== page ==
Saturday, February 05, 2011

Mein Kampf: excerpted from vol. I chapter 9

Western men have become brainless sheep. They bleat how they’re told. Even for those white nationalists who are beginning to awaken to the realities of this age of treason, the name of Adolf Hitler rings a giant Pavlovian bell. But once we defrock ourselves from the sheep Hitler’s words become more commonsensical than what we expected... This translation of the unexpurgated edition of Mein Kampf was first published on March 21st, 1939 (no ellipsis added between unquoted paragraphs):

Chapter “The German Labour Party”

Not until the Centre and the Social-Democratic parties were reluctantly forced to recognize that the sympathies of the soldiers had turned away from the revolutionary parties towards the national movement and the national reawakening, did they feel obliged to withdraw from the army the right to vote and to forbid it all political activity. The fact that the Centre and Marxism had adopted this policy was instructive.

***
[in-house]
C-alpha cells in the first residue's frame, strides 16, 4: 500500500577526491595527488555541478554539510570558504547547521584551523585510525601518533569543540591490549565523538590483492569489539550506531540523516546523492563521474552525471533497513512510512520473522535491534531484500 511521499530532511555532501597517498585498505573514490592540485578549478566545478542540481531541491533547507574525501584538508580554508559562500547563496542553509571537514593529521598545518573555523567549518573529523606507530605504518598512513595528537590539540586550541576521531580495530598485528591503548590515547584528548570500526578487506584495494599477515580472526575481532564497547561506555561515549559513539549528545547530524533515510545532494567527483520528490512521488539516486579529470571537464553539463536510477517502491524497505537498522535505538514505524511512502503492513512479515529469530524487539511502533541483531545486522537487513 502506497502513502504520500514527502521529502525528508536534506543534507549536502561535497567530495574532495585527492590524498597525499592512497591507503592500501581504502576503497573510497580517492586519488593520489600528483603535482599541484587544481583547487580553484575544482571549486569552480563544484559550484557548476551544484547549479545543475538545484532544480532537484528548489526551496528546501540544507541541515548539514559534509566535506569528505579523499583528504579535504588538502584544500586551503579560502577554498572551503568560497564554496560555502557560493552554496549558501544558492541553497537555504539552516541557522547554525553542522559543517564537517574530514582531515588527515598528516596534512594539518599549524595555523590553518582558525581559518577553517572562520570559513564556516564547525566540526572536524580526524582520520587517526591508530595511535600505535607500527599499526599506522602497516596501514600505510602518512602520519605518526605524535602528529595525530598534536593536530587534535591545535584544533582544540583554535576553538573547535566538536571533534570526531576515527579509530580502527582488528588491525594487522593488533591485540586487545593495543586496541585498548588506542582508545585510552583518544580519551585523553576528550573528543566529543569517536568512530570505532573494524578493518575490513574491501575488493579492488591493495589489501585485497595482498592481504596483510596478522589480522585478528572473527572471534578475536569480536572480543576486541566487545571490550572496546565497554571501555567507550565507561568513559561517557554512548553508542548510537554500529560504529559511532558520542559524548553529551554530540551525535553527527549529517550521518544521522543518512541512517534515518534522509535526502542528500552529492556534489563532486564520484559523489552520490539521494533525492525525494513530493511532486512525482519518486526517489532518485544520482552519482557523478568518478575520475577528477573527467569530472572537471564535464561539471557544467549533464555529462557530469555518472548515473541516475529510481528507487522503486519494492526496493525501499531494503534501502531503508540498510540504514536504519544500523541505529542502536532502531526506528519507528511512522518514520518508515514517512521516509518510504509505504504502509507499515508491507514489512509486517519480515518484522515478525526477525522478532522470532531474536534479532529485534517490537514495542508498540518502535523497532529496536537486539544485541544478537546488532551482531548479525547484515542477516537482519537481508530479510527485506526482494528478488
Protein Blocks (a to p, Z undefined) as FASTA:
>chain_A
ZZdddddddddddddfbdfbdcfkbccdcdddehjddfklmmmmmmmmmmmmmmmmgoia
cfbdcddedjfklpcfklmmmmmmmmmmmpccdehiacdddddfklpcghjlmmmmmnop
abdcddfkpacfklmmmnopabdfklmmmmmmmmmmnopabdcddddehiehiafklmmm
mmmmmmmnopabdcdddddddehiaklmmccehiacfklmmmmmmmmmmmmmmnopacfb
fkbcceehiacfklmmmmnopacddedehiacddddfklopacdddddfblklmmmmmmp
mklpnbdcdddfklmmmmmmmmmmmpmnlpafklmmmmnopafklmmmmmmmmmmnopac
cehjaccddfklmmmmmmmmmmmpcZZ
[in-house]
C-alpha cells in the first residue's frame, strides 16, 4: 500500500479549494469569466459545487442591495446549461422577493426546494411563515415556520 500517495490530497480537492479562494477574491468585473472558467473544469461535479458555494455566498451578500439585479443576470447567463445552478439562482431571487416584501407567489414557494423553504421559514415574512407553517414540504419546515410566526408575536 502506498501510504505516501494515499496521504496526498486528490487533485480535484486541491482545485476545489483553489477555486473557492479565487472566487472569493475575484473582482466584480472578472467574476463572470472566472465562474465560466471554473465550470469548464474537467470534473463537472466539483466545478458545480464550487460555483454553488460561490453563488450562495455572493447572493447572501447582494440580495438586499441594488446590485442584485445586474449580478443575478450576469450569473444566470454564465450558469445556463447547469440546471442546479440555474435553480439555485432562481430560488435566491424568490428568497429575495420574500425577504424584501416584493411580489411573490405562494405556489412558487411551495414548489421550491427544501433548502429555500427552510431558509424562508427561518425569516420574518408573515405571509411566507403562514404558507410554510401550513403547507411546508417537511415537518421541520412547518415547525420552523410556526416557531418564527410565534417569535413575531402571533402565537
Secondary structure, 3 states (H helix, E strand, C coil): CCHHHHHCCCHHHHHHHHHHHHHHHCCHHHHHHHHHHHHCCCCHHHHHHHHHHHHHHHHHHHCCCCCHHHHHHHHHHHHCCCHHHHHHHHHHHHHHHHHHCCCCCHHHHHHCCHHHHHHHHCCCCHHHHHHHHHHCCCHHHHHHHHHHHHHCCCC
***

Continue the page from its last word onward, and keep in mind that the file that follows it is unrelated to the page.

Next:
* * *

My opinion of the ‘German Labour Party’ was not very different after I had listened to their proceedings for about two hours. I was glad when Feder finally came to a close. I had observed enough and was just about to leave when it was announced that anybody who wished was free to open a discussion. Thereupon, I decided to remain.

At this juncture I felt bound to ask for permission to speak. While I was speaking the audience listened with an expression of surprise on their faces. When I was just about to say good-night to the assembly and to leave, a man came after me quickly and introduced himself. I did not grasp the name correctly; but he placed a little book in my hand, which was obviously a political pamphlet, and asked me very earnestly to read it.

Thereupon, I left the hall. At that time I was living in one of the barracks of the 2nd Infantry Regiment.

* * *